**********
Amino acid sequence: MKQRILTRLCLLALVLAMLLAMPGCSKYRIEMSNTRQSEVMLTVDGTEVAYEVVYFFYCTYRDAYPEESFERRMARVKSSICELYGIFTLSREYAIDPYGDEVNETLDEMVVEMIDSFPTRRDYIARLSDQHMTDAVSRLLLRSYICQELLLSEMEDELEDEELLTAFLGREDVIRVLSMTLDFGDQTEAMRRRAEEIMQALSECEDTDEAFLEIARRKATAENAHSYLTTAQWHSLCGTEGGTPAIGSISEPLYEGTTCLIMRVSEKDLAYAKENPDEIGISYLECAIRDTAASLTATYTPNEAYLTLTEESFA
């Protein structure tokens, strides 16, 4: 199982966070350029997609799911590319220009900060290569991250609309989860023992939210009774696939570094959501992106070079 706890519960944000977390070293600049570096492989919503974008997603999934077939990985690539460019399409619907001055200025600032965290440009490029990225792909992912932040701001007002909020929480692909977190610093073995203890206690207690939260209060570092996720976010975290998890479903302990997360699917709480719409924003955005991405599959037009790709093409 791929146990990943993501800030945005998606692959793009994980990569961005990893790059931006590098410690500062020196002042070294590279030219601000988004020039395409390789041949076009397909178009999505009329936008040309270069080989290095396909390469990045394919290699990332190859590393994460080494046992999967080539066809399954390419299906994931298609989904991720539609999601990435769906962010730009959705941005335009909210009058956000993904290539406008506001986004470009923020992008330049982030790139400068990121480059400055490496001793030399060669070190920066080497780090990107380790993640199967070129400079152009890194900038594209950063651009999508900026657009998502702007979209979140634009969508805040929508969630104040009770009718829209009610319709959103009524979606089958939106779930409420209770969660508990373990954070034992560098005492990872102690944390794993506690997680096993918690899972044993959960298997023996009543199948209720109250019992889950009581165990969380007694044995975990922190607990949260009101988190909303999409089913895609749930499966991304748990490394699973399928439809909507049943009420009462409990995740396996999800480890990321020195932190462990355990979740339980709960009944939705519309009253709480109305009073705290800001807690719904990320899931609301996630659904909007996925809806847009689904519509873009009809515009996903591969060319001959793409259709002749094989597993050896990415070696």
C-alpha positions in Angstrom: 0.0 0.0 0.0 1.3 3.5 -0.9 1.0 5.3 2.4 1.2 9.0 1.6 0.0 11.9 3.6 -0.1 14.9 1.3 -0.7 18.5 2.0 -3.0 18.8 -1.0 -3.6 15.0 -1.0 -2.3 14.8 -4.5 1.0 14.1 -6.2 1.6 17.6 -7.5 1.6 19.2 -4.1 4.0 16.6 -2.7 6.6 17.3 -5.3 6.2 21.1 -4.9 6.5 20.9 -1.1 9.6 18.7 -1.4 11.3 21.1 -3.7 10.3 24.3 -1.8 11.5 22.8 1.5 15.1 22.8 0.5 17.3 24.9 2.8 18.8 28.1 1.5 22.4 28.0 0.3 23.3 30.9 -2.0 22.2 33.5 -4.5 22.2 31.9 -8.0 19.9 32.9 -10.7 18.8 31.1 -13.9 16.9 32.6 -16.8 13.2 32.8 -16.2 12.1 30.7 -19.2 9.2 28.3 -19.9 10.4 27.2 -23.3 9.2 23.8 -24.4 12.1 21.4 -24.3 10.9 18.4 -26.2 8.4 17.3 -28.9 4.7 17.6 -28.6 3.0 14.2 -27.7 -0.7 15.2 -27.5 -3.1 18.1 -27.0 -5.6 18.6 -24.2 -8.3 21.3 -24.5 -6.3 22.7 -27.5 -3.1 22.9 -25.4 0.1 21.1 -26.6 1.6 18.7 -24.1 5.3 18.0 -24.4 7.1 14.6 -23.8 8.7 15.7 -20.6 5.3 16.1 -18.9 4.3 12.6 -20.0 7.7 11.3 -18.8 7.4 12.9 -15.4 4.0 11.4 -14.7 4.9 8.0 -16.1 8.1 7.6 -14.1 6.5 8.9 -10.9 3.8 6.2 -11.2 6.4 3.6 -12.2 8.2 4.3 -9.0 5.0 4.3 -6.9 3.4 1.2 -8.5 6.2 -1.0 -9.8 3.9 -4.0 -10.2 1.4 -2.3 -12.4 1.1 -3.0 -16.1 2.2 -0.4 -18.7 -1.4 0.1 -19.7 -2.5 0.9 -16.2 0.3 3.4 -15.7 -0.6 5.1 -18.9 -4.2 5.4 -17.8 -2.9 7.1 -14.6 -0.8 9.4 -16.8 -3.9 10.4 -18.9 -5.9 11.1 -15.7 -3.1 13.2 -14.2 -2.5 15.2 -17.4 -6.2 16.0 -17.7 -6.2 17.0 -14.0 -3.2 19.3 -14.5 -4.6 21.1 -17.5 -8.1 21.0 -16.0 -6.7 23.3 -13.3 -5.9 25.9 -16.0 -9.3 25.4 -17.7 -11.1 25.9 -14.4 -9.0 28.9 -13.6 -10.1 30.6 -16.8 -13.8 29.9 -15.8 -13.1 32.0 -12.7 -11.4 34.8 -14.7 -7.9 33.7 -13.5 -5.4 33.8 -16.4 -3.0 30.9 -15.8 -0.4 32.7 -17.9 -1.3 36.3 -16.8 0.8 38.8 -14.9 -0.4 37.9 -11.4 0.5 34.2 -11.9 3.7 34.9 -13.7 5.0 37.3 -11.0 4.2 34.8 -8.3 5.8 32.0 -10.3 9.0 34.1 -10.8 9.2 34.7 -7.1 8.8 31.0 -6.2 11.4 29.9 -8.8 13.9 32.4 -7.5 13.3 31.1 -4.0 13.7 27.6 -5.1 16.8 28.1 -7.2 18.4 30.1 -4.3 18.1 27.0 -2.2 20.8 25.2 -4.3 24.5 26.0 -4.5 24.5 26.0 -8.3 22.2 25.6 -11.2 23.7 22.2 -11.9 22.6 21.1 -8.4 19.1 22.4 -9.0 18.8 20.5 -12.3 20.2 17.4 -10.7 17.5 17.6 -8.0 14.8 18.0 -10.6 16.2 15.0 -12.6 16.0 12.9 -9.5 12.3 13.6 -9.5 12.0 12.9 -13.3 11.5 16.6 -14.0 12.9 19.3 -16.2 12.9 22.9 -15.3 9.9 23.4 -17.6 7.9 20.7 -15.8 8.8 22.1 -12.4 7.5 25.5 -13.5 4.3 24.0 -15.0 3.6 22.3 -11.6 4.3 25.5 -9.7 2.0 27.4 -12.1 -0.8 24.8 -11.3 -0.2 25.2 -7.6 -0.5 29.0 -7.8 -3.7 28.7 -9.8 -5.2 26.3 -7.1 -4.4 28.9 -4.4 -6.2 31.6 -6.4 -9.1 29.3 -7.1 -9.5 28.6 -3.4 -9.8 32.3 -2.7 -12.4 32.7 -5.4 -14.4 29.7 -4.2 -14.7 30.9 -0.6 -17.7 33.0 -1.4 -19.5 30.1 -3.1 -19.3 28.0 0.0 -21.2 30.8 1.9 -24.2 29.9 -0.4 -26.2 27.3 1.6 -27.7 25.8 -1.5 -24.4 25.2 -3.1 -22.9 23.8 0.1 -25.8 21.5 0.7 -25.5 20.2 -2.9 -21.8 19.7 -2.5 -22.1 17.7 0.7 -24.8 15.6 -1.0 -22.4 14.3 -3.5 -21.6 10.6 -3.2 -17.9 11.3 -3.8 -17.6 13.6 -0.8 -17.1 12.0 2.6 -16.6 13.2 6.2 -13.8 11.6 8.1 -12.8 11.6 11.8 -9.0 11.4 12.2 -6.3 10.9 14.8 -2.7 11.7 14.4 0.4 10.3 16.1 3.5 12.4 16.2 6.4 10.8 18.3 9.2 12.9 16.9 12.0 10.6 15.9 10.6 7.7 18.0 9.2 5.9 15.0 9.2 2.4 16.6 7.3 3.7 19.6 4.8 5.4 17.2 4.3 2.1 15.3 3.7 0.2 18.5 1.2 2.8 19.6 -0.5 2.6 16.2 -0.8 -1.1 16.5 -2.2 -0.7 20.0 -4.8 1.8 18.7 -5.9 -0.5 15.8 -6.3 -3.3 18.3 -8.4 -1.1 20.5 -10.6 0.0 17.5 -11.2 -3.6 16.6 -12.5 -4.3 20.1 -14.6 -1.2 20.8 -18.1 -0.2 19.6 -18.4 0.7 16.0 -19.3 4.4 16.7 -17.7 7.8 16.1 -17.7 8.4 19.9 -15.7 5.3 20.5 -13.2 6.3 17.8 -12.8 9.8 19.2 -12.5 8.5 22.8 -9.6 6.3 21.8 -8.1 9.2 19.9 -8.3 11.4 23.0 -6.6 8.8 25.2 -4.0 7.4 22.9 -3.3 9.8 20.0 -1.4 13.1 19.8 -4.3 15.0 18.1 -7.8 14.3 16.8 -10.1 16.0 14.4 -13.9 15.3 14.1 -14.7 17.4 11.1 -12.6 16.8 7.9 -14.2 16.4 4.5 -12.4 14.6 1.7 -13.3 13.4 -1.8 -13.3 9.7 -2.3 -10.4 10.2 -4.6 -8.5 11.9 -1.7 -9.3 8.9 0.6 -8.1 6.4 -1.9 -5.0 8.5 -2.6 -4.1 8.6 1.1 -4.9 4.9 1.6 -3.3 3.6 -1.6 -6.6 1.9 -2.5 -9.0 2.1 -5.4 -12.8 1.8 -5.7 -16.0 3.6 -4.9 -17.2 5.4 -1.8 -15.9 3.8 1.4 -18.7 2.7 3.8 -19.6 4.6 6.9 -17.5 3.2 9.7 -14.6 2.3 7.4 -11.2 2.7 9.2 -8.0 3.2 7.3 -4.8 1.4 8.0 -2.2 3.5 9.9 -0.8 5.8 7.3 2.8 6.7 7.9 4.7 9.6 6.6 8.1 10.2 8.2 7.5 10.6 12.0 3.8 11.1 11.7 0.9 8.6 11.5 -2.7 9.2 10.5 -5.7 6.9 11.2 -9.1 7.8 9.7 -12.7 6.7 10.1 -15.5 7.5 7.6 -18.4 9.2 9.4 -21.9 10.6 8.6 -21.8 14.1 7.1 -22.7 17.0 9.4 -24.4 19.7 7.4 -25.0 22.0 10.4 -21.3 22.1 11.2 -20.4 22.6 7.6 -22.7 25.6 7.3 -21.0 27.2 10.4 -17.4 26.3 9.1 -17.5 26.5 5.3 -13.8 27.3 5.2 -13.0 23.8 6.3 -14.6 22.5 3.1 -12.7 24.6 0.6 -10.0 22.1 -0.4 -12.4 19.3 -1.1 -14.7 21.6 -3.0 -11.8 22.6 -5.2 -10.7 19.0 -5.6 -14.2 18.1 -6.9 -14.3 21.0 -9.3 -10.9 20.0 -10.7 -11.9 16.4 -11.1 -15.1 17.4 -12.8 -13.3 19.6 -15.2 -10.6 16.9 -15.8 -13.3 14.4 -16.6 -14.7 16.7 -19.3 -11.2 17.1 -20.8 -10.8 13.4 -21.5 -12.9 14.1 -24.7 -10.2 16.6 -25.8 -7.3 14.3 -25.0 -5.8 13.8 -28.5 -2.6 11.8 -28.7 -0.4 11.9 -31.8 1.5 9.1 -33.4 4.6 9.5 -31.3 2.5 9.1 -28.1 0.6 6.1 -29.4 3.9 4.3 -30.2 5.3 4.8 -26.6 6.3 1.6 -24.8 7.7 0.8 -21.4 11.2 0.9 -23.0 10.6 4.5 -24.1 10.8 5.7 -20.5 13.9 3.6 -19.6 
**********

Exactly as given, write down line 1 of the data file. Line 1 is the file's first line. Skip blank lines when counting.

Amino acid sequence: MKQRILTRLCLLALVLAMLLAMPGCSKYRIEMSNTRQSEVMLTVDGTEVAYEVVYFFYCTYRDAYPEESFERRMARVKSSICELYGIFTLSREYAIDPYGDEVNETLDEMVVEMIDSFPTRRDYIARLSDQHMTDAVSRLLLRSYICQELLLSEMEDELEDEELLTAFLGREDVIRVLSMTLDFGDQTEAMRRRAEEIMQALSECEDTDEAFLEIARRKATAENAHSYLTTAQWHSLCGTEGGTPAIGSISEPLYEGTTCLIMRVSEKDLAYAKENPDEIGISYLECAIRDTAASLTATYTPNEAYLTLTEESFA